Grand Bazaar is considered as one of the oldest and largest covered markets in the world.
In 1455, two years after the conquest, with order of Sultan Mehmed II, construction of wooden Cevahir Bedesten started to boost the trade capacity of Istanbul. With additional bedestens for two centuries, it formed as today’s Grand Bazaar.
Istanbul has been always on the cross-roads of important trade routes, and with the extension of the Ottoman Empire’s borders, its importance grew to more than before. Variety and quality of goods sold in Bazaar was also famous in Europe. From what we can learn from writings of the Turkish traveler, Evliya Celebi, there were 3,000 shops in 17th century, one tenth of the shops in all city settled in Grand Bazaar and bedestens around.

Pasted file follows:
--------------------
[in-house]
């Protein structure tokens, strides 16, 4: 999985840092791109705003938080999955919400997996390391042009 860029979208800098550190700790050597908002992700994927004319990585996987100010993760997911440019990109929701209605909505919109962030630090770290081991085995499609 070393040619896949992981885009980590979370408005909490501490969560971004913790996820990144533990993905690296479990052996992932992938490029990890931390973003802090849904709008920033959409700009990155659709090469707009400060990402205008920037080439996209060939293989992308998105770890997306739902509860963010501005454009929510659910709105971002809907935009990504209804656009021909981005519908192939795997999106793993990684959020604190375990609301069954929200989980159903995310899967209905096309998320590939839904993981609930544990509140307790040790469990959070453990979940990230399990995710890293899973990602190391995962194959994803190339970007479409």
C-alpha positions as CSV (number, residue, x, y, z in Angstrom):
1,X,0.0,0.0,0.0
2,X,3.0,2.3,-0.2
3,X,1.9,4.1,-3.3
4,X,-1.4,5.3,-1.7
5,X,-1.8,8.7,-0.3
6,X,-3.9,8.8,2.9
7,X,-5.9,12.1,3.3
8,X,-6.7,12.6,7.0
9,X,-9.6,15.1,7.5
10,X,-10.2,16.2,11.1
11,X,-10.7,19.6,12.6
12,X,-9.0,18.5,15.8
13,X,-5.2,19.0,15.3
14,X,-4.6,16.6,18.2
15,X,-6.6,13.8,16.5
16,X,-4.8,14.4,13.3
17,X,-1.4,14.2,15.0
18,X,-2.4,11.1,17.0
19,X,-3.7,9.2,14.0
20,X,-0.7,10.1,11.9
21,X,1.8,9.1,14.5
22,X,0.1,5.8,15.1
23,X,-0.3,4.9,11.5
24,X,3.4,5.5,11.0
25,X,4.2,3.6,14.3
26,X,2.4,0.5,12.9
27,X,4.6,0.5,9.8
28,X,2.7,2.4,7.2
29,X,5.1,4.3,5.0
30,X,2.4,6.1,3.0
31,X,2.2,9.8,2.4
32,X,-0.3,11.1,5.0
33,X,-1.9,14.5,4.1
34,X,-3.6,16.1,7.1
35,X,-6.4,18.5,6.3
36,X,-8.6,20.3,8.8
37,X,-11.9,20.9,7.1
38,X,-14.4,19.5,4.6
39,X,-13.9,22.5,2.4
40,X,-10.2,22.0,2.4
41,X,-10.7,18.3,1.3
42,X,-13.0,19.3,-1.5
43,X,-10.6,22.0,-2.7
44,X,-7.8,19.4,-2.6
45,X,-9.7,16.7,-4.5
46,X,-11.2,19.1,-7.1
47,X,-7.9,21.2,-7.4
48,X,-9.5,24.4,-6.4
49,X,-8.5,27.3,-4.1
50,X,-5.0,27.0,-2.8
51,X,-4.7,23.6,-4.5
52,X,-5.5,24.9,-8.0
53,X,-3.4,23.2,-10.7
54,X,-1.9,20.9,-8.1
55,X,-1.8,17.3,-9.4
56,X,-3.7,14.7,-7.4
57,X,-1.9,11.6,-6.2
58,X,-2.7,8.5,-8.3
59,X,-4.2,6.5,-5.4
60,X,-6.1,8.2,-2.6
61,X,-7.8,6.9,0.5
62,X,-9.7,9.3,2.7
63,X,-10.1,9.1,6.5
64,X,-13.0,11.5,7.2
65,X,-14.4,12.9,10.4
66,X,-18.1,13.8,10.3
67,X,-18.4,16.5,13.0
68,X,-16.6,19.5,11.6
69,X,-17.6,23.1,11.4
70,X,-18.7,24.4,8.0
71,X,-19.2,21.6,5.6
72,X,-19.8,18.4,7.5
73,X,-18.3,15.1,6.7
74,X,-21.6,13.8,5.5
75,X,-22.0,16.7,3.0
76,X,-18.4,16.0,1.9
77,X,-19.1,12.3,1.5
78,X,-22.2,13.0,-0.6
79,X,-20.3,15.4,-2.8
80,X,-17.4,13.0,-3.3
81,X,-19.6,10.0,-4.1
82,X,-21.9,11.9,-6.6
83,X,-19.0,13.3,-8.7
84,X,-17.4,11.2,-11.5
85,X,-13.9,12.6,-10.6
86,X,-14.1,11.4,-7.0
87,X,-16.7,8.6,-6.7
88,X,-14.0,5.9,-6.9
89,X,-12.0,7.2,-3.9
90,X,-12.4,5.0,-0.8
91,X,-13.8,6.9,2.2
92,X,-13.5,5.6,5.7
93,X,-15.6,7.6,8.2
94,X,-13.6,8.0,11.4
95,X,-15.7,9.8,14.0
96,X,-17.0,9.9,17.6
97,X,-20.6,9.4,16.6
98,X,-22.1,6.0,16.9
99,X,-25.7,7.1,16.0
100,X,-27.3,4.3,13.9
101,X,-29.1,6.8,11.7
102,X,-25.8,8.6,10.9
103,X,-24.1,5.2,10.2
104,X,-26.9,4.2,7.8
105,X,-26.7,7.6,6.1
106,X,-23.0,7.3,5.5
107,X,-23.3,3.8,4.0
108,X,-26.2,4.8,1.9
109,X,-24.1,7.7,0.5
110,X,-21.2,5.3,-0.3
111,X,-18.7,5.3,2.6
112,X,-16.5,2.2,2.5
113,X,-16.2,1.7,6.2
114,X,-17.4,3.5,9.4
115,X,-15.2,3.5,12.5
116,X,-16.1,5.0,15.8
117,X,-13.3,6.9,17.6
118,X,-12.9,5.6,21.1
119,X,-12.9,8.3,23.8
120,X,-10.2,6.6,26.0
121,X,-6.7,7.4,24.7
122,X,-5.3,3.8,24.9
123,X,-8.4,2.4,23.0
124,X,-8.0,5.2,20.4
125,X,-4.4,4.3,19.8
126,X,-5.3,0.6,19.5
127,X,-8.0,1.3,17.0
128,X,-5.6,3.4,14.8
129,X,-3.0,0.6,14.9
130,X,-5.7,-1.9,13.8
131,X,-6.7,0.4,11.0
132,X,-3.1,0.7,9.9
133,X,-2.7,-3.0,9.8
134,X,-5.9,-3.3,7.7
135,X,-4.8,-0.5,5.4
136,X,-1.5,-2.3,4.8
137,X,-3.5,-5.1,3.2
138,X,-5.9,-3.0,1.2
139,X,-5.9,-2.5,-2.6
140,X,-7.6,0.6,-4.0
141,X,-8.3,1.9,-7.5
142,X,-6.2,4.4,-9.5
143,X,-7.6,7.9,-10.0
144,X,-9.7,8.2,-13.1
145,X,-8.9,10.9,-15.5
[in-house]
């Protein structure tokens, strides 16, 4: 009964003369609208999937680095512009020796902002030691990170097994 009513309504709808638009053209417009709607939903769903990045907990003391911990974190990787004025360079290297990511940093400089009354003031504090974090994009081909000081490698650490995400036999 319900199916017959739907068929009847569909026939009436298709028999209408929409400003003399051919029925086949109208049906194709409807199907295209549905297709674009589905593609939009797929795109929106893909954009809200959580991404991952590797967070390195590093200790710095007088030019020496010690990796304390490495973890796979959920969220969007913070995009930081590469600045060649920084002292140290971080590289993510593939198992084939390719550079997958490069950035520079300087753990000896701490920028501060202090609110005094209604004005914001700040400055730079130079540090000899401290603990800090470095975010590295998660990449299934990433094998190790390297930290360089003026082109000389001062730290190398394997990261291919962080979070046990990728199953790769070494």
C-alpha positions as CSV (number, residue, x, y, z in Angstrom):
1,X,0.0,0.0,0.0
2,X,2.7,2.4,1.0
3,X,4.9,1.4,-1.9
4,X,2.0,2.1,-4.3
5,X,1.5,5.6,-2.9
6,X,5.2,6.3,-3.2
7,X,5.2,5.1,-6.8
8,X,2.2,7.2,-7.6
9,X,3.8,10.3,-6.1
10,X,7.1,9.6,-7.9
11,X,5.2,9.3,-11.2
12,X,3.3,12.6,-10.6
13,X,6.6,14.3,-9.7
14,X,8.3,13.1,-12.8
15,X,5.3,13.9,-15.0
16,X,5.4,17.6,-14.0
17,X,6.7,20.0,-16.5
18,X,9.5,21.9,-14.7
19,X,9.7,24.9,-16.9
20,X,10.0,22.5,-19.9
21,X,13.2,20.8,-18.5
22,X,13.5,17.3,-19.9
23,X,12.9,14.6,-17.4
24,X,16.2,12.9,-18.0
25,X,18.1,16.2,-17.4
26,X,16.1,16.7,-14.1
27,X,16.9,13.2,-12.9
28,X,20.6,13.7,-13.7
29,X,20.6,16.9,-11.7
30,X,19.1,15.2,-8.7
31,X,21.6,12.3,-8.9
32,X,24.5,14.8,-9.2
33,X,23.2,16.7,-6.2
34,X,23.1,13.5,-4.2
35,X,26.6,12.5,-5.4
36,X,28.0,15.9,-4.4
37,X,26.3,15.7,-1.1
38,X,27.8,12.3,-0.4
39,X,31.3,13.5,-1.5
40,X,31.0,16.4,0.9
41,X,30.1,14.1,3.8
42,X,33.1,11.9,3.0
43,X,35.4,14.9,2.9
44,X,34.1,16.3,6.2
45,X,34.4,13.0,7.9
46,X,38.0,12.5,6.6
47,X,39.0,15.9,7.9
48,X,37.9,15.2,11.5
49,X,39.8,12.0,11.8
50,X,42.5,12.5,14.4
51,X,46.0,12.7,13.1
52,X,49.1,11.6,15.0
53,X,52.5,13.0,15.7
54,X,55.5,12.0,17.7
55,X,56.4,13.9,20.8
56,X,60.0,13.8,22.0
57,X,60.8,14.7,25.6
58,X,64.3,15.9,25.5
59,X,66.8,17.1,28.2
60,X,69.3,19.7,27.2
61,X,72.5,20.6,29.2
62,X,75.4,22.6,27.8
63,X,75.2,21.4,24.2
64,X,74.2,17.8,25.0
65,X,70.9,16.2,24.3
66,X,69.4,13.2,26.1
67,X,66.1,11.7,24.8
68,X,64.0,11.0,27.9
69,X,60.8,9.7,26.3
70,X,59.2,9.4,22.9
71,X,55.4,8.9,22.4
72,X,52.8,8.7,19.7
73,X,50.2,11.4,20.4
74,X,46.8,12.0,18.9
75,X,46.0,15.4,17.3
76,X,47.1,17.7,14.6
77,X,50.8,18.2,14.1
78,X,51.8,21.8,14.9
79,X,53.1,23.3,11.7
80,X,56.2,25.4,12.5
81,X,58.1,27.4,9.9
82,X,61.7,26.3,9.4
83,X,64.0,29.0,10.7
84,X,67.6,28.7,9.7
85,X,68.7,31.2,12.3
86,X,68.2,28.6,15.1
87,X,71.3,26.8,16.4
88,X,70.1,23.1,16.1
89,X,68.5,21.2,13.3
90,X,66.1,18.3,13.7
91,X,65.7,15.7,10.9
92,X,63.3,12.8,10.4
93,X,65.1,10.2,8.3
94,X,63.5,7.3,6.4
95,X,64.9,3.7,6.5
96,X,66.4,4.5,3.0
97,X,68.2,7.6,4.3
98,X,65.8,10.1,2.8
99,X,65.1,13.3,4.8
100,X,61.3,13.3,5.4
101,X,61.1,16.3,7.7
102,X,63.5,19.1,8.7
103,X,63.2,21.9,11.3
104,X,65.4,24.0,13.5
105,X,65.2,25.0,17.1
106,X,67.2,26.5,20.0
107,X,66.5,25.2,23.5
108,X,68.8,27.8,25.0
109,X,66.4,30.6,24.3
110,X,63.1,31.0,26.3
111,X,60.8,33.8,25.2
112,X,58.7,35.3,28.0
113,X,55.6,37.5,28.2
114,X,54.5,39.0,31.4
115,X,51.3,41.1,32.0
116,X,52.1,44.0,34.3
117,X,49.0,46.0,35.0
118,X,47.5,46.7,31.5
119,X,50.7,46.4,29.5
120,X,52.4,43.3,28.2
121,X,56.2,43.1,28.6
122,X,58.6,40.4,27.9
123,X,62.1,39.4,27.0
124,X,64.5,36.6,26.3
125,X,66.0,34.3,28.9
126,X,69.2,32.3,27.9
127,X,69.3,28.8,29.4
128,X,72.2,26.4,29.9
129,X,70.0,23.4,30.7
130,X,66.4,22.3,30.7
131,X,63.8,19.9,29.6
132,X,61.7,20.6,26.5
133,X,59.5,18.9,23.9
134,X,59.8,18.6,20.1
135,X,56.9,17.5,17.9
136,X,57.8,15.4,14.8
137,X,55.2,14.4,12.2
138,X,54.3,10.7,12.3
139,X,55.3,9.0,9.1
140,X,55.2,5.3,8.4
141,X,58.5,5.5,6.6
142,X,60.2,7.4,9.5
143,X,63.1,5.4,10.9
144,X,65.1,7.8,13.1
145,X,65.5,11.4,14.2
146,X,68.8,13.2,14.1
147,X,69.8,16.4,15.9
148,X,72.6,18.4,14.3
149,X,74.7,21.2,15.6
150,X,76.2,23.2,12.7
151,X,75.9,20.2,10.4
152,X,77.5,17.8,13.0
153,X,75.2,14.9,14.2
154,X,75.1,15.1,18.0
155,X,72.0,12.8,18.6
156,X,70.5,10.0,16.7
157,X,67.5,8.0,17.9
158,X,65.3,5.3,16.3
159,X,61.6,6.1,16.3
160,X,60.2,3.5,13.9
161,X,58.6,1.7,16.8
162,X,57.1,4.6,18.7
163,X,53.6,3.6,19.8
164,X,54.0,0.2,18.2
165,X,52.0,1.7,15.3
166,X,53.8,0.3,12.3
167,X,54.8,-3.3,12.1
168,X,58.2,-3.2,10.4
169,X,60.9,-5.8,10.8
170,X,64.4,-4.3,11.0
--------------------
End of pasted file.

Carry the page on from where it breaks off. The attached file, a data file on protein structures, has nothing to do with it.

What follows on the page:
The Industrial Revolution negatively effected Ottoman trade and economy. Ottomans couldn’t adapt their conventional production methods to new age mass production. In 19th century, non-competitive imported goods caused the rents in Grand Bazaar to lower ten times than two decades before. Moreover, non-muslim minorities such as Greeks, Armenians, Jews grew wealthier because of their foreign relations, and they moved from Bazaar to modern neighborhoods like Pera and Galata.
Today, Grand Bazaar is visited by 250,000-350,000 people daily, that makes it the worlds’ most popular tourist attraction. Shops mostly appeal to local and foreign tourists. Shops offers goods as tiles, potteries, carpets, leather clothes, hookahs, backgammon boards, spices, and much more.